In the span of seven years, daredevil stunt cyclist Evel Knievel — the subject of the History Channel doc Being Evel, opening Friday at the Digital Gym — became one of the most recognizable figures, action or otherwise, on the planet.
Knievel’s was a life of constant reinvention, an inner-crusade of never-ending one-upmanship with but one goal in sight: hurdling, with cannonball force, over anything and everything spread before him. If you’re gonna be dumb you gotta be tough. Initially, the biggest obstacle was figuring a way to lure crowds to a sport no one had ever heard of. (The filmmakers credit Knievel’s exploits with paving the way for Motocross and extreme sports in general.)
The first jump, in 1965, was over a 20-foot box that played host to several rattlesnakes, butted against an equally large enclosure containing a pair of mountain lions. Injury sustained: a sprained ankle. It would mark the first of many fractures that would eventually place Knievel atop the Guinness Book of World Records list of “most bones broken in a lifetime.”
A man of humble origins, Knievel was raised in the “tough-ass” mining town of Butte, Montana, where he quickly matured into a con man, a racketeer big on accepting dares. Time spent as an insurance salesman is almost as fabled as his breakneck stunts. He set a record, writing 271 policies — all to patients at a local mental hospital — in one week.
A born scam artist redrawn to play the part of a Hells Angel in white, the self-appointed caped crusader elevated the business of character licensing into an ideal deal with Ideal Toys. There were board games, lunch pails, action figures, pinball machines, Marvel comics, Halloween costumes, a Scramble Van, and the pièce de résistance, the wind-up Stunt Cycle.
The allure of an arrogant, humorless thrill-seeker who made a living sailing motorcycles over trucks will forever evade me, but when it comes to paraphernalia, there was never a need to brush up on my Knievel. The encyclopedic knowledge came part and parcel when working the counter of a Chicago collectibles store where Pearl Jam frontman and Evel die-hard Eddie Vedder made frequent visits in search of Knollectibles. Who knows what Evel lurks in the heart of collectors? I do!
It didn’t take long for Hollywood to smell money. Star of Evel Knievel George Hamilton remembers being forced at gunpoint to read aloud John Milius’s script to a wasted Knievel. (The memories couldn’t have been that traumatic; Hamilton acted as executive producer on Being Evel.) The biopic’s a lot more entertaining than memory served, but then as now, attempts to paint the legendized Knievel as anything more than a poor-man’s Keaton minus the artistry brought instant laughter.
Viva Knievel!, starring you-know-who in the lead, is as pious a slice of character-embellishing bioslop as The Babe Ruth Story. When not covering Evel’s numerous visits to orphanages, the plot involves Leslie Nielsen as a gangster who intends to use Knievel’s coffin (replete with corpse) to smuggle cocaine across the Mexican border. In a career low point, Gene Kelly (yes, that Gene Kelly) co-stars (at gunpoint?) as an alcoholic mechanic with an estranged grandson in tow. I (over)paid $3 for a DVD copy at Big Lots.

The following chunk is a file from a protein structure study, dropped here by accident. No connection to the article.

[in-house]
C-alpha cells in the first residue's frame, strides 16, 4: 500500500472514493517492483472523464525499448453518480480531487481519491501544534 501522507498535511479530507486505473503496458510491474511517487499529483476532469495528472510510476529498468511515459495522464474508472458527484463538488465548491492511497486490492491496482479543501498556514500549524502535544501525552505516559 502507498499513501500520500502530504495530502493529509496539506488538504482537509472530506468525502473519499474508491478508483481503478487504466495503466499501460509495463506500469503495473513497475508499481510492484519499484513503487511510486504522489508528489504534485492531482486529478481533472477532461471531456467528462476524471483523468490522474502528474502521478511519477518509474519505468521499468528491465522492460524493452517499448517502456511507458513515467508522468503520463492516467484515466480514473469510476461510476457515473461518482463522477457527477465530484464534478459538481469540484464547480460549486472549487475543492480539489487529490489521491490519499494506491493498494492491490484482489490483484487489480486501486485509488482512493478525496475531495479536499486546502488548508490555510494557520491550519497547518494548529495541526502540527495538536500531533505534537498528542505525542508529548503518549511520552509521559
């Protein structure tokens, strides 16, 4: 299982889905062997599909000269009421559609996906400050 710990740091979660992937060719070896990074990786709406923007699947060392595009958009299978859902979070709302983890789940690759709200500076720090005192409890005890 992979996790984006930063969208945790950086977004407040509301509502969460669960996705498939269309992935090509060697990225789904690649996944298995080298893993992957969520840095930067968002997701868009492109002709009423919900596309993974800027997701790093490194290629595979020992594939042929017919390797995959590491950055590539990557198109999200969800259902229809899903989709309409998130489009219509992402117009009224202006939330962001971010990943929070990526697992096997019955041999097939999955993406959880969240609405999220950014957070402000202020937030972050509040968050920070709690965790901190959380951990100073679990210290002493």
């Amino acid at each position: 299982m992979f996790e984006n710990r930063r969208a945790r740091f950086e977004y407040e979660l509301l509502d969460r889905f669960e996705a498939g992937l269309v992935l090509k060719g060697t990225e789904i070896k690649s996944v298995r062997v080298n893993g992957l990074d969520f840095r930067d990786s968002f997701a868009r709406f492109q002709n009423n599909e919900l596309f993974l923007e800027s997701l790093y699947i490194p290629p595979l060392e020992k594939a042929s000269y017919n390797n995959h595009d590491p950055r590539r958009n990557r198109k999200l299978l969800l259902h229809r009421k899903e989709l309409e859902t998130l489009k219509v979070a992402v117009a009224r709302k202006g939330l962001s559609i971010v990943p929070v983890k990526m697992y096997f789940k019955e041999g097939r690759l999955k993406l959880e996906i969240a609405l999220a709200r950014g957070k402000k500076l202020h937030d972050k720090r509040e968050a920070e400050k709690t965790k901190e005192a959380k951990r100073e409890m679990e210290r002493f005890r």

“He’s probably the only man in history who became very wealthy trying to kill himself,” quipped Johnny Carson during one of his many Tonight Show intros to Evel. If the names Buster Keaton and Harold Lloyd skipped Johnny’s mind, it’s probably because, unlike those two risk-taking titans, our stone-faced warrior was far from a thrill jockey where comedy was concerned. The only humor Knievel carried with him was on his back. Clearly he, Elvis, and Liberace all consulted the same needle worker.
There was a time when even failure brought enormous success. After the Snake River Canyon fiasco, the writers of The Dean Martin Celebrity Roast gifted roaster Sen. Barry Goldwater with the gem, “He didn’t clear the canyon; he did clear some $3 million.” (Isabel Sanford, “Weezy” on TV’s The Jeffersons, placed a close second with, “He’s broken more ribs than I’ve eaten!”)
To his credit, the one part of him that Knievel never broke was character, and Being Evel houses at least one evilly unintentional chortle that sheds light on the glorified stuntman’s vaulted feelings of self-regard. Following Johhny’s baptismal lead-in, Evel took to the stage, where a robotic Ed McMahon, programmed to greet each celebrity with a handshake, was instead treated like a valet when handed his guest’s walking stick and full-length fur coat.
Being Evel raced across the screen. The memory-jarring clips were exhaustively researched. With a movie screen to their backs, friends, family members, and fans of the anti–Hell’s Angel reminisce about the volatile subject. (The confrontation between the hardcore biker gang and Knievel’s core fans was a fascinating piece of time to relive.) No surprise, the film is hosted and co-produced by heir apparent, Johnny Knoxville of Jackass fame. It’s Knoxville’s job to gloss over some of the not-so-nice aspects of our hero’s personality. We’re here to praise Evel; print the legend.
Private life notwithstanding, the modern-day gladiator was never publicly turned into lion food. After one last successful jump — and with the old showbiz adage about always leaving audiences wanting more illuminating his mind — Evel put the Americana jumpsuit out to pasture. “Nobody wants to see me die,” Evel once confided to a friend, “but they don’t want to miss it if I do.”
Director Daniel Junge should have learned from his mentor’s “It doesn’t take brains to take risks” philosophy instead of playing it safe when erring on the side of legend-building. Before Mr. T and Steven Seagal, there was Evel Knievel. For those who remember these simple, simpler-minded times, Being Evel is a sure bet.